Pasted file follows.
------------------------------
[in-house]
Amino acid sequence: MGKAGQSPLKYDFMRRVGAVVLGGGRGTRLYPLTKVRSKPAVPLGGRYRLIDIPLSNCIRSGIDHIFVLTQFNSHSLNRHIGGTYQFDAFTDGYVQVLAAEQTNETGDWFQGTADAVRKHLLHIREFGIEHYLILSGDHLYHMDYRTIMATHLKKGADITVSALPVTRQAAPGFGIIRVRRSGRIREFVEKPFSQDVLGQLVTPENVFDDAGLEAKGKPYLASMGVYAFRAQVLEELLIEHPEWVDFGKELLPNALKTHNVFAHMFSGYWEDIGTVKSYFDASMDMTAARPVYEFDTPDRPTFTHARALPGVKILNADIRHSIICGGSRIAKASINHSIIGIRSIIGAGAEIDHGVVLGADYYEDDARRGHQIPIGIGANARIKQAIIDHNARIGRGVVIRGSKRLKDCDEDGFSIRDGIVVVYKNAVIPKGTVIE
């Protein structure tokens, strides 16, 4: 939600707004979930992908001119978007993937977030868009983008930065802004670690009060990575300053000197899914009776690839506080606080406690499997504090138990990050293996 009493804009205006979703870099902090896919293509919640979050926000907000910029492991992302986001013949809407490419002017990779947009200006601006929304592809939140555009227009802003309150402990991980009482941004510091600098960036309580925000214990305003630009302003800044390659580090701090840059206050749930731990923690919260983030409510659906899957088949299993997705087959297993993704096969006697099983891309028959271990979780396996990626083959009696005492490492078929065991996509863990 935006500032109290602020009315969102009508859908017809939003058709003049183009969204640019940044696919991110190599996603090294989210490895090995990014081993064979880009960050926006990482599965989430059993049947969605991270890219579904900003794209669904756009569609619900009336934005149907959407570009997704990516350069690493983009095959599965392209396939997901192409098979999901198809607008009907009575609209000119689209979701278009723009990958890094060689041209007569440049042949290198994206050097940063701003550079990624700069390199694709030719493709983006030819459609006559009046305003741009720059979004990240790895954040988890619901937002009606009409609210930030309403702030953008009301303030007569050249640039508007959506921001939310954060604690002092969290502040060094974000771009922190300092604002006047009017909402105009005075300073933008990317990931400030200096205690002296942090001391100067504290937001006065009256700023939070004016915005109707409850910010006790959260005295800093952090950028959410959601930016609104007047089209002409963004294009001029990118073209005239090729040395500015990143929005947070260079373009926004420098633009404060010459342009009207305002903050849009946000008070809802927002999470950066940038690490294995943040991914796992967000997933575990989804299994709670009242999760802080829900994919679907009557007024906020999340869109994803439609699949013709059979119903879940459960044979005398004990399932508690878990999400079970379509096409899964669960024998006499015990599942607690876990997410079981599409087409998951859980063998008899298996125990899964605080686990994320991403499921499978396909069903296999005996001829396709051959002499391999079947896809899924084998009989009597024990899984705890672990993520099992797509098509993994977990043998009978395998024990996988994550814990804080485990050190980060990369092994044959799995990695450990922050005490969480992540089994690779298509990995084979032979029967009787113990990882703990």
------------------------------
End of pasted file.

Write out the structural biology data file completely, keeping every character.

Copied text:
[in-house]
Amino acid sequence: MGKAGQSPLKYDFMRRVGAVVLGGGRGTRLYPLTKVRSKPAVPLGGRYRLIDIPLSNCIRSGIDHIFVLTQFNSHSLNRHIGGTYQFDAFTDGYVQVLAAEQTNETGDWFQGTADAVRKHLLHIREFGIEHYLILSGDHLYHMDYRTIMATHLKKGADITVSALPVTRQAAPGFGIIRVRRSGRIREFVEKPFSQDVLGQLVTPENVFDDAGLEAKGKPYLASMGVYAFRAQVLEELLIEHPEWVDFGKELLPNALKTHNVFAHMFSGYWEDIGTVKSYFDASMDMTAARPVYEFDTPDRPTFTHARALPGVKILNADIRHSIICGGSRIAKASINHSIIGIRSIIGAGAEIDHGVVLGADYYEDDARRGHQIPIGIGANARIKQAIIDHNARIGRGVVIRGSKRLKDCDEDGFSIRDGIVVVYKNAVIPKGTVIE
């Protein structure tokens, strides 16, 4: 939600707004979930992908001119978007993937977030868009983008930065802004670690009060990575300053000197899914009776690839506080606080406690499997504090138990990050293996 009493804009205006979703870099902090896919293509919640979050926000907000910029492991992302986001013949809407490419002017990779947009200006601006929304592809939140555009227009802003309150402990991980009482941004510091600098960036309580925000214990305003630009302003800044390659580090701090840059206050749930731990923690919260983030409510659906899957088949299993997705087959297993993704096969006697099983891309028959271990979780396996990626083959009696005492490492078929065991996509863990 935006500032109290602020009315969102009508859908017809939003058709003049183009969204640019940044696919991110190599996603090294989210490895090995990014081993064979880009960050926006990482599965989430059993049947969605991270890219579904900003794209669904756009569609619900009336934005149907959407570009997704990516350069690493983009095959599965392209396939997901192409098979999901198809607008009907009575609209000119689209979701278009723009990958890094060689041209007569440049042949290198994206050097940063701003550079990624700069390199694709030719493709983006030819459609006559009046305003741009720059979004990240790895954040988890619901937002009606009409609210930030309403702030953008009301303030007569050249640039508007959506921001939310954060604690002092969290502040060094974000771009922190300092604002006047009017909402105009005075300073933008990317990931400030200096205690002296942090001391100067504290937001006065009256700023939070004016915005109707409850910010006790959260005295800093952090950028959410959601930016609104007047089209002409963004294009001029990118073209005239090729040395500015990143929005947070260079373009926004420098633009404060010459342009009207305002903050849009946000008070809802927002999470950066940038690490294995943040991914796992967000997933575990989804299994709670009242999760802080829900994919679907009557007024906020999340869109994803439609699949013709059979119903879940459960044979005398004990399932508690878990999400079970379509096409899964669960024998006499015990599942607690876990997410079981599409087409998951859980063998008899298996125990899964605080686990994320991403499921499978396909069903296999005996001829396709051959002499391999079947896809899924084998009989009597024990899984705890672990993520099992797509098509993994977990043998009978395998024990996988994550814990804080485990050190980060990369092994044959799995990695450990922050005490969480992540089994690779298509990995084979032979029967009787113990990882703990």